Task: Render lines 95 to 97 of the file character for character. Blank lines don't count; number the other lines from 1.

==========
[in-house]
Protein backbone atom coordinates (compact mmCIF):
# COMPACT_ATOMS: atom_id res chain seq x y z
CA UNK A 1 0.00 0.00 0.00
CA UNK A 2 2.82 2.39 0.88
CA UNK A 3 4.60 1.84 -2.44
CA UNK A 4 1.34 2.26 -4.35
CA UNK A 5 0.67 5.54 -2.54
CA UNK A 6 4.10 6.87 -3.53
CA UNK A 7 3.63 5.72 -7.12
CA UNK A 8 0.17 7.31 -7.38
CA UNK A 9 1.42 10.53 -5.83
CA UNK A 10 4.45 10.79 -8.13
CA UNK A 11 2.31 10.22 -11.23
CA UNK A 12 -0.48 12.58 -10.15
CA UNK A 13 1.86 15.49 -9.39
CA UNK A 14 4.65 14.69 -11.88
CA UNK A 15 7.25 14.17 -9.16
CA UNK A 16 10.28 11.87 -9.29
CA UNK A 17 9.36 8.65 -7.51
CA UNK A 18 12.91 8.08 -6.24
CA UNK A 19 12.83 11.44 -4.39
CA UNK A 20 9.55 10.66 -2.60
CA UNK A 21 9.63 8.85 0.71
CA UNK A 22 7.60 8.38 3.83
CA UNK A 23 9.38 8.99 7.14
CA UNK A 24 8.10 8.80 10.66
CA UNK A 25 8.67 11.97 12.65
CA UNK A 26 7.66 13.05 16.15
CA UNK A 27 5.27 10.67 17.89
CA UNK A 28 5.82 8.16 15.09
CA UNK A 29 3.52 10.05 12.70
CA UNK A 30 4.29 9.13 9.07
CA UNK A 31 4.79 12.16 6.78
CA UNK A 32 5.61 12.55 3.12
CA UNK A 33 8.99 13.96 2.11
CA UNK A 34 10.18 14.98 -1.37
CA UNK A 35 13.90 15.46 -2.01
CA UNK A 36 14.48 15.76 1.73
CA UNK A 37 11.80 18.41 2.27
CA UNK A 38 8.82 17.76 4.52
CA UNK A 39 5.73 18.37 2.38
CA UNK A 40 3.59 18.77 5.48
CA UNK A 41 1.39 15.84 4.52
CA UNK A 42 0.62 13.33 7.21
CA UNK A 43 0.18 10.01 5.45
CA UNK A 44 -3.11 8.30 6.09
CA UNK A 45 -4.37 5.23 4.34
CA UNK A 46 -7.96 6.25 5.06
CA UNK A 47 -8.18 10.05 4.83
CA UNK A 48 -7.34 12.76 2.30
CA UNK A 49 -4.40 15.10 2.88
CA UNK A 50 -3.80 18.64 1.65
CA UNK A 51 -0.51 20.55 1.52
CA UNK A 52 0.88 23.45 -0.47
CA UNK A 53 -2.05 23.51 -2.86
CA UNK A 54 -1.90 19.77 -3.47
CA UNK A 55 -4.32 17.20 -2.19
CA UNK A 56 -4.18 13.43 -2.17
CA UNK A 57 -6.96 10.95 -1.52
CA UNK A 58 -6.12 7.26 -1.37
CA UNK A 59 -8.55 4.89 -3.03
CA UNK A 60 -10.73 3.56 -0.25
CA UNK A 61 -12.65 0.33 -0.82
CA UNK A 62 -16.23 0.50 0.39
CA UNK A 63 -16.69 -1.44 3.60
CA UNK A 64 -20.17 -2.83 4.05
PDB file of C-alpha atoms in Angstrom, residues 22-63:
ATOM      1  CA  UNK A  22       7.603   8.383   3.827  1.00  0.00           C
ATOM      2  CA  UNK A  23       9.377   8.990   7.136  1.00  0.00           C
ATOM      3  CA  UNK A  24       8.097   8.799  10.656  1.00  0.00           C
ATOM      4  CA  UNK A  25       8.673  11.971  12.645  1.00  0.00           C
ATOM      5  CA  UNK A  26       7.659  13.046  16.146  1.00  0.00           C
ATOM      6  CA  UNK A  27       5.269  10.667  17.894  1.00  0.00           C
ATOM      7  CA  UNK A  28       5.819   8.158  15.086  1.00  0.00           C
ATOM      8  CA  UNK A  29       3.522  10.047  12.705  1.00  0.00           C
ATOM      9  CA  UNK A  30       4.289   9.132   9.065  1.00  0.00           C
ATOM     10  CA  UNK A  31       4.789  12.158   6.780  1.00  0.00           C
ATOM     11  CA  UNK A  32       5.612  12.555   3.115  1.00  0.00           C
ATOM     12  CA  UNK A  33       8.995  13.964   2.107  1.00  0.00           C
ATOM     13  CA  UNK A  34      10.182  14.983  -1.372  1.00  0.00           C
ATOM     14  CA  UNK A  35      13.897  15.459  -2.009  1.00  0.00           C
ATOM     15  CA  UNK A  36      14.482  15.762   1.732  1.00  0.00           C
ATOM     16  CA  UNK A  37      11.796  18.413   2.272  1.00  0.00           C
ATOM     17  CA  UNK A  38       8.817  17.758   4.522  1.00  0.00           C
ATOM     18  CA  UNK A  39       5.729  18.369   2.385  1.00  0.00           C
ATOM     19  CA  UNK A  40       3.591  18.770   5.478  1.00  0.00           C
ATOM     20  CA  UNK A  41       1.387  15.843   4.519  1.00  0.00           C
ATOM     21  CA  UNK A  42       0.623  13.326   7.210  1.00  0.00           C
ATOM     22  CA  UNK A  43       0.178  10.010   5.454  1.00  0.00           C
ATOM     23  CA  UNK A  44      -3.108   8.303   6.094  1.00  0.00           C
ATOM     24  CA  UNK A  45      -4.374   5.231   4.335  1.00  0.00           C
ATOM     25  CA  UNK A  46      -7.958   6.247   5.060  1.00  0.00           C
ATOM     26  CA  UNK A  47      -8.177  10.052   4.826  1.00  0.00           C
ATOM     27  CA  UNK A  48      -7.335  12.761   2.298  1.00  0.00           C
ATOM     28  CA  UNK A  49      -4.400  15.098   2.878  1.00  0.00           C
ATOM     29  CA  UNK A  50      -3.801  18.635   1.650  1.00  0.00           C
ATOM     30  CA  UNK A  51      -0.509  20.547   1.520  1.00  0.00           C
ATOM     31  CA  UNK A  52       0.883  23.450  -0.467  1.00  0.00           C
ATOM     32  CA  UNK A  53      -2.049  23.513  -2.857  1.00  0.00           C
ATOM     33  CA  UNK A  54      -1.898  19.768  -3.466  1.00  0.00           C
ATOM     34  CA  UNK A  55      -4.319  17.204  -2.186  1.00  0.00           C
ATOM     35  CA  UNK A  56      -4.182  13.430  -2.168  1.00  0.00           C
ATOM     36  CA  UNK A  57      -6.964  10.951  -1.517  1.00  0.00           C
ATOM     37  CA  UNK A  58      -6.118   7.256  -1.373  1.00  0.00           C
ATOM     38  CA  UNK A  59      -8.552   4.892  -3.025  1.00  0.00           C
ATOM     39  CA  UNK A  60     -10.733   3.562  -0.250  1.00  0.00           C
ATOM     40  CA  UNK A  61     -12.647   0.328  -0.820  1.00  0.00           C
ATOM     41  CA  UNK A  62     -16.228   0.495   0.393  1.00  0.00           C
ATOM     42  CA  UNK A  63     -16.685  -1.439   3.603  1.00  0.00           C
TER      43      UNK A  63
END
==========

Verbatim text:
ATOM     27  CA  UNK A  48      -7.335  12.761   2.298  1.00  0.00           C
ATOM     28  CA  UNK A  49      -4.400  15.098   2.878  1.00  0.00           C
ATOM     29  CA  UNK A  50      -3.801  18.635   1.650  1.00  0.00           C